December 8, 1865 - September 20, 1957
Late Romantic Period
Jean Sibelius was born in Finland. He started music lessons early and studied extensively in his native land, in Berlin and in Vienna. He wanted to be a professional violinist, but this was not to be. In 1893, he became interested in the Kalevala legends of Finland and wrote the Kullervo Symphony, which is based on these tales. It made him famous. The country’s government voted to pay him a state grant for the rest of his life. He devoted himself to composing and conducting, writing seven symphonies and several other important works.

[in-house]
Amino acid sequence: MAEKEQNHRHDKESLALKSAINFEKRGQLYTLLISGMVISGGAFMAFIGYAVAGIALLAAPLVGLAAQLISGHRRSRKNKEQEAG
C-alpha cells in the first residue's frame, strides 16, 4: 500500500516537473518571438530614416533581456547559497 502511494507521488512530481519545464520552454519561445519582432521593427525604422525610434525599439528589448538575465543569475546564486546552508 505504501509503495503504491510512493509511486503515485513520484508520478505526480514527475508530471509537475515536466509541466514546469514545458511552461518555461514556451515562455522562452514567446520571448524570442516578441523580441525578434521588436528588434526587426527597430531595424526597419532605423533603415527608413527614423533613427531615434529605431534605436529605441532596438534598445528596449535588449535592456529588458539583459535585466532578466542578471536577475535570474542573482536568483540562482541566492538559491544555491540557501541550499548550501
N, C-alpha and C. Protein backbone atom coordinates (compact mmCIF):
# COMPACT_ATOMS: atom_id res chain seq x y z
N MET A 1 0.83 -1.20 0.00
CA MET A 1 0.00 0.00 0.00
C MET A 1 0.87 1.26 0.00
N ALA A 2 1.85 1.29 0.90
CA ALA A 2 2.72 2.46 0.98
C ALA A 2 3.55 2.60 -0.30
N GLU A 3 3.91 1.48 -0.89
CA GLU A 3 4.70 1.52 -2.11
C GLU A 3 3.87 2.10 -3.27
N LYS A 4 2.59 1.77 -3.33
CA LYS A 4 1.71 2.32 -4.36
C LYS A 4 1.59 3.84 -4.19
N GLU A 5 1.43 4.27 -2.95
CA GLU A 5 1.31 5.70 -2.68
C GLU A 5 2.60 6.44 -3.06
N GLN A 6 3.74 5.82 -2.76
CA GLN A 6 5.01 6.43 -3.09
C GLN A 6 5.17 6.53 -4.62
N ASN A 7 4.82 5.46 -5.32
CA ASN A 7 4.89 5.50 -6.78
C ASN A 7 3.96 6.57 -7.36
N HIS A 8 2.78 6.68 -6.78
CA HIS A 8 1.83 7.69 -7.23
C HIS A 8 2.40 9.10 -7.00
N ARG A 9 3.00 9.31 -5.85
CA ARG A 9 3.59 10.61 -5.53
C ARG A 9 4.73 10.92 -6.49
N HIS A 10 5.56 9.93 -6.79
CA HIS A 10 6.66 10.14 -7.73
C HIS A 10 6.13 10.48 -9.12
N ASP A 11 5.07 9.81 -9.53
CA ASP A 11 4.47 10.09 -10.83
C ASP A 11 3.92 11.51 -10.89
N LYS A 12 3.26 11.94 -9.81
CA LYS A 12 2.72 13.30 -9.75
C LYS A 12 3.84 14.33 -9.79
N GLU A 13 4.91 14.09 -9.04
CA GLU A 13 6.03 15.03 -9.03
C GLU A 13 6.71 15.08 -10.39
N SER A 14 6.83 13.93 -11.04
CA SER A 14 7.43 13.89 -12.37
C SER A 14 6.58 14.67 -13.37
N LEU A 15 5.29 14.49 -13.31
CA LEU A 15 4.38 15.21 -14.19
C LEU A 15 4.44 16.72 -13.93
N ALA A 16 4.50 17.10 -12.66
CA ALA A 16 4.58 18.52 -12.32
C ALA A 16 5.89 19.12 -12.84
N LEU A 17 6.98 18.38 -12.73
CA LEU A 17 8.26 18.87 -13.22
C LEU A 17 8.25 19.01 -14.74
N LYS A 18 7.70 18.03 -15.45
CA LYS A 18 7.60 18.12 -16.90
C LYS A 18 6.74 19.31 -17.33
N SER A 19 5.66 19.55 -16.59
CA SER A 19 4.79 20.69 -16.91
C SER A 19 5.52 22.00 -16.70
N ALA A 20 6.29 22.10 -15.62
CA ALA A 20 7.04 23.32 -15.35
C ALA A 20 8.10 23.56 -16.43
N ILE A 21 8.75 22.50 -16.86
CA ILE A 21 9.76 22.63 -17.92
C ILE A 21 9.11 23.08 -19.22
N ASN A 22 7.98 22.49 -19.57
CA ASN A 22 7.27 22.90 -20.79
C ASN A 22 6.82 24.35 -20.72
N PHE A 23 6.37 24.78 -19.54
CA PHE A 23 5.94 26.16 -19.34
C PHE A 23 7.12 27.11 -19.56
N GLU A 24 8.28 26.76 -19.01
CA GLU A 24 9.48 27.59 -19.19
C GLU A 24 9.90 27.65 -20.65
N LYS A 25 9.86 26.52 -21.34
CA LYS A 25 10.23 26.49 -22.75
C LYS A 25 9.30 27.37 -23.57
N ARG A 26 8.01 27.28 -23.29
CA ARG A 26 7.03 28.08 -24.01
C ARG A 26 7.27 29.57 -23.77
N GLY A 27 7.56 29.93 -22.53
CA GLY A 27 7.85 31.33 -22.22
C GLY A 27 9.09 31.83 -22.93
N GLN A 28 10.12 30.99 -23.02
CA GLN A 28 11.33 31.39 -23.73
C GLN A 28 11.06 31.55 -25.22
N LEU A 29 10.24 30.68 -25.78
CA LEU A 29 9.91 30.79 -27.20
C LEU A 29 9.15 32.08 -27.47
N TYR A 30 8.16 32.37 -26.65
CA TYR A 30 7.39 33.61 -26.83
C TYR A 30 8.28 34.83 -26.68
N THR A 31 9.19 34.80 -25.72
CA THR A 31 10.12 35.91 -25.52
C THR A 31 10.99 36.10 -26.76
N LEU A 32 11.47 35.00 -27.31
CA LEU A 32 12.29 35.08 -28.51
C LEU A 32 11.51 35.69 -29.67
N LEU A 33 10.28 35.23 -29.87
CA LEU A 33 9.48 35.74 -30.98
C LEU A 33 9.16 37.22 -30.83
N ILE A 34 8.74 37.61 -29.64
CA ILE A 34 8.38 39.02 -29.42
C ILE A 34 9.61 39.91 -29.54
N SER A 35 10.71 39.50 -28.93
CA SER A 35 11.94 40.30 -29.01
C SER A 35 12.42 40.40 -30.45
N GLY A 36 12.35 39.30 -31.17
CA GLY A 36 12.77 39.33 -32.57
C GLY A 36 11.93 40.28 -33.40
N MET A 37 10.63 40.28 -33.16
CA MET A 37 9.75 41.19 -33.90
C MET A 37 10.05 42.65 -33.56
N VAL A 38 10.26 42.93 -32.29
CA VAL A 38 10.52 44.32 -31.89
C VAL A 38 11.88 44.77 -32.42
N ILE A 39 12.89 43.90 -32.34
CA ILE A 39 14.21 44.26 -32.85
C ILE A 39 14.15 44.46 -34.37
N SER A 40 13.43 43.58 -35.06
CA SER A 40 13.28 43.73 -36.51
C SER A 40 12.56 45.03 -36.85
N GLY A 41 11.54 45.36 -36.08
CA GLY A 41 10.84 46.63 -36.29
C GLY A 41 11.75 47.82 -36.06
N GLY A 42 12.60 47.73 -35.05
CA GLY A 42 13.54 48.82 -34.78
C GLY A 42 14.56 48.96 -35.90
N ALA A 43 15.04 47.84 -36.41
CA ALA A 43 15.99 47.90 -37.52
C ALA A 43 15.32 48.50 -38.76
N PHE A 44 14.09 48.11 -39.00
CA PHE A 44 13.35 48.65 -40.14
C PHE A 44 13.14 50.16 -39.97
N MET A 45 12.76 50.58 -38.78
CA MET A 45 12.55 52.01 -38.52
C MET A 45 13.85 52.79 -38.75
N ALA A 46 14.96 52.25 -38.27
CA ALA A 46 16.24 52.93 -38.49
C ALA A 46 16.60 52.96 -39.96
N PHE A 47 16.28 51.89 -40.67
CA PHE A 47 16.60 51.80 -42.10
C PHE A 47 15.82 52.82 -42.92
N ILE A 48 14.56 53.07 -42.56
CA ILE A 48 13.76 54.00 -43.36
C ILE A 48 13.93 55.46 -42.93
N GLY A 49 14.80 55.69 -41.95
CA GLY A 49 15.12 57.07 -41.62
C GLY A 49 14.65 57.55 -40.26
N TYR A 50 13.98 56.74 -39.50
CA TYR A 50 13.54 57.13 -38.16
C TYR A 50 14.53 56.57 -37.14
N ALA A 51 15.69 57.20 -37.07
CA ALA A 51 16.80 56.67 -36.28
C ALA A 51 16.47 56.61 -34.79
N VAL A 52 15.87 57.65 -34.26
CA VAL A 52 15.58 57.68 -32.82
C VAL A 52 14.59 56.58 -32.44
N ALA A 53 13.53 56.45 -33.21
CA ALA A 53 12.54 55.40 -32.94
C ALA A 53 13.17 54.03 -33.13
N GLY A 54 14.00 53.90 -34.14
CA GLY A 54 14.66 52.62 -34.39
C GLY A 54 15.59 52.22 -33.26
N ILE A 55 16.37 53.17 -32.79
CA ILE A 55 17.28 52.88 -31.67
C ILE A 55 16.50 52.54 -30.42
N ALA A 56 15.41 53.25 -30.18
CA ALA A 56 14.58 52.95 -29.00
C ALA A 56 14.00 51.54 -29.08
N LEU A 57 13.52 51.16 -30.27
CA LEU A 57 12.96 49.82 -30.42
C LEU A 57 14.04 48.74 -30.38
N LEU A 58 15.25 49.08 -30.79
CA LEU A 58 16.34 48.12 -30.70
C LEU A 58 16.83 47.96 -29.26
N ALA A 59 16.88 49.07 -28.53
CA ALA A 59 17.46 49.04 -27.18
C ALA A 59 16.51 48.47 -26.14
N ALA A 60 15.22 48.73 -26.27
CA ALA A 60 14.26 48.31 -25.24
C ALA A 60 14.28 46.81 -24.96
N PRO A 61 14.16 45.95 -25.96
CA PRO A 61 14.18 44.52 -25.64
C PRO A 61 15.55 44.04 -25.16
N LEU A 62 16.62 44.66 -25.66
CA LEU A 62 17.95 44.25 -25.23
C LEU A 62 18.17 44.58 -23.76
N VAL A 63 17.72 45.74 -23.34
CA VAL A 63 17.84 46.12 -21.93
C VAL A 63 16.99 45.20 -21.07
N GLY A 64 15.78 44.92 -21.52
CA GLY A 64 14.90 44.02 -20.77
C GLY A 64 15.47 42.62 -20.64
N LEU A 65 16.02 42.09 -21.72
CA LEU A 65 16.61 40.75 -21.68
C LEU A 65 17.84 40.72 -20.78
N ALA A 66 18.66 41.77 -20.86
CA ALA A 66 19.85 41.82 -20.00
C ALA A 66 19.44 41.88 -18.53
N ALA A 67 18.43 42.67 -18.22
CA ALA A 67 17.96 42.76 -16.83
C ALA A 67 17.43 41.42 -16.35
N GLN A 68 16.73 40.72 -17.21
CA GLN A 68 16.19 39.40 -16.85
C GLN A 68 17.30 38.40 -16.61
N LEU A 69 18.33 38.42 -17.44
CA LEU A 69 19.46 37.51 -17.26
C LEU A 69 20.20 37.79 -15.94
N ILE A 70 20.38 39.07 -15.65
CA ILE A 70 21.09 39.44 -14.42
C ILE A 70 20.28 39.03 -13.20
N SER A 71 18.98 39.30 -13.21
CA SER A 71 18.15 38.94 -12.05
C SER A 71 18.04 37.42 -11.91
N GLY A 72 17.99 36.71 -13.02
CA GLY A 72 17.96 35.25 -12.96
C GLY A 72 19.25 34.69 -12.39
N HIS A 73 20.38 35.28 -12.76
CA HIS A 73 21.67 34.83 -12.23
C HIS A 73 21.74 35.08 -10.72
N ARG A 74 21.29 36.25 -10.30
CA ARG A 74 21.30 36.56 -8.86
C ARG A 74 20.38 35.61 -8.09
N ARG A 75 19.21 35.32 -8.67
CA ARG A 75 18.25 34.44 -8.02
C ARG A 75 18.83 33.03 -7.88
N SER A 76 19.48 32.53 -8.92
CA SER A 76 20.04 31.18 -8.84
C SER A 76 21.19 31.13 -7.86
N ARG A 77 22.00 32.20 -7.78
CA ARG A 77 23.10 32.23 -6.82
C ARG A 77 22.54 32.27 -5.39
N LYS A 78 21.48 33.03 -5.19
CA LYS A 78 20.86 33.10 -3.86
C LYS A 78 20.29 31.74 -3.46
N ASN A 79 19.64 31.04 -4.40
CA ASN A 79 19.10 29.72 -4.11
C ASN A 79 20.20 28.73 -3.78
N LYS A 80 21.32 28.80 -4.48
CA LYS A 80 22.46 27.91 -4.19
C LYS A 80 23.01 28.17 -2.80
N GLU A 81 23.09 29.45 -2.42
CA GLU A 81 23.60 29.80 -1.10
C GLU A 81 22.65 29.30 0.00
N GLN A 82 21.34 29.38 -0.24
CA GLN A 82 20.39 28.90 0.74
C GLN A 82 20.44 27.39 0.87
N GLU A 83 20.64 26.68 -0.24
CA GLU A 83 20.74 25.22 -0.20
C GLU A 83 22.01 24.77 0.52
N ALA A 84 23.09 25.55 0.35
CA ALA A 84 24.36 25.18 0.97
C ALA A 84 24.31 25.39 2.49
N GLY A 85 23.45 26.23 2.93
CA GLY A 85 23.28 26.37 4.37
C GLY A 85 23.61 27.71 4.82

Sibelius was known as one of the foremost composers of nationalist music – that is, pieces that celebrate and describe a particular country. Finlandia is probably his most well known work. Its theme has become a hymn and is included in many Protestant hymnals. Finlandia became the theme of the Finnish Resistance during World War II.
As time went on, Sibelius’music was less and less appreciated. He finally stopped composing and, living quietly in the country, wrote nothing for the last 31 years of his life.
See other composers from the Late Romantic period